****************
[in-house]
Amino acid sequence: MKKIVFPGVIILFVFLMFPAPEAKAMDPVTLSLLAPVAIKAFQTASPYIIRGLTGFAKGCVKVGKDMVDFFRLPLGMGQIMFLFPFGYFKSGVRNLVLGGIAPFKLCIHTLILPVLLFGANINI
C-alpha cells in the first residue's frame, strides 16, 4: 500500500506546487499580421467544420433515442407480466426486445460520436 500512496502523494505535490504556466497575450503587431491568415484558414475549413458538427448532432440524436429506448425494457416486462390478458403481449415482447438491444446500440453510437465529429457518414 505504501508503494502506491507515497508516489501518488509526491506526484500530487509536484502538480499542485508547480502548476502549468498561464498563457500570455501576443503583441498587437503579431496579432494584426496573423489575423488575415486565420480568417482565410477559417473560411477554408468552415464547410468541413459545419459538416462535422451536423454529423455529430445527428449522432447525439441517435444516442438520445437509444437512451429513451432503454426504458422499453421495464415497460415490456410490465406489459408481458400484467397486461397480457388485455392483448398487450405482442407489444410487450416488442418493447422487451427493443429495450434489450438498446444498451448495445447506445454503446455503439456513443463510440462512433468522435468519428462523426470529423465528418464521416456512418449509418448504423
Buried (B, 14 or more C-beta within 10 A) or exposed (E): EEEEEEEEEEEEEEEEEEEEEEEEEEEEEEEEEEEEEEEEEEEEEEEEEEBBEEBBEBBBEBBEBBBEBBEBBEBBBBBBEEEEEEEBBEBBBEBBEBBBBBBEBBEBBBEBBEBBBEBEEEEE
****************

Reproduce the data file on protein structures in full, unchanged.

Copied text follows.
[in-house]
Amino acid sequence: MKKIVFPGVIILFVFLMFPAPEAKAMDPVTLSLLAPVAIKAFQTASPYIIRGLTGFAKGCVKVGKDMVDFFRLPLGMGQIMFLFPFGYFKSGVRNLVLGGIAPFKLCIHTLILPVLLFGANINI
C-alpha cells in the first residue's frame, strides 16, 4: 500500500506546487499580421467544420433515442407480466426486445460520436 500512496502523494505535490504556466497575450503587431491568415484558414475549413458538427448532432440524436429506448425494457416486462390478458403481449415482447438491444446500440453510437465529429457518414 505504501508503494502506491507515497508516489501518488509526491506526484500530487509536484502538480499542485508547480502548476502549468498561464498563457500570455501576443503583441498587437503579431496579432494584426496573423489575423488575415486565420480568417482565410477559417473560411477554408468552415464547410468541413459545419459538416462535422451536423454529423455529430445527428449522432447525439441517435444516442438520445437509444437512451429513451432503454426504458422499453421495464415497460415490456410490465406489459408481458400484467397486461397480457388485455392483448398487450405482442407489444410487450416488442418493447422487451427493443429495450434489450438498446444498451448495445447506445454503446455503439456513443463510440462512433468522435468519428462523426470529423465528418464521416456512418449509418448504423
Buried (B, 14 or more C-beta within 10 A) or exposed (E): EEEEEEEEEEEEEEEEEEEEEEEEEEEEEEEEEEEEEEEEEEEEEEEEEEBBEEBBEBBBEBBEBBBEBBEBBEBBBBBBEEEEEEEBBEBBBEBBEBBBBBBEBBEBBBEBBEBBBEBEEEEE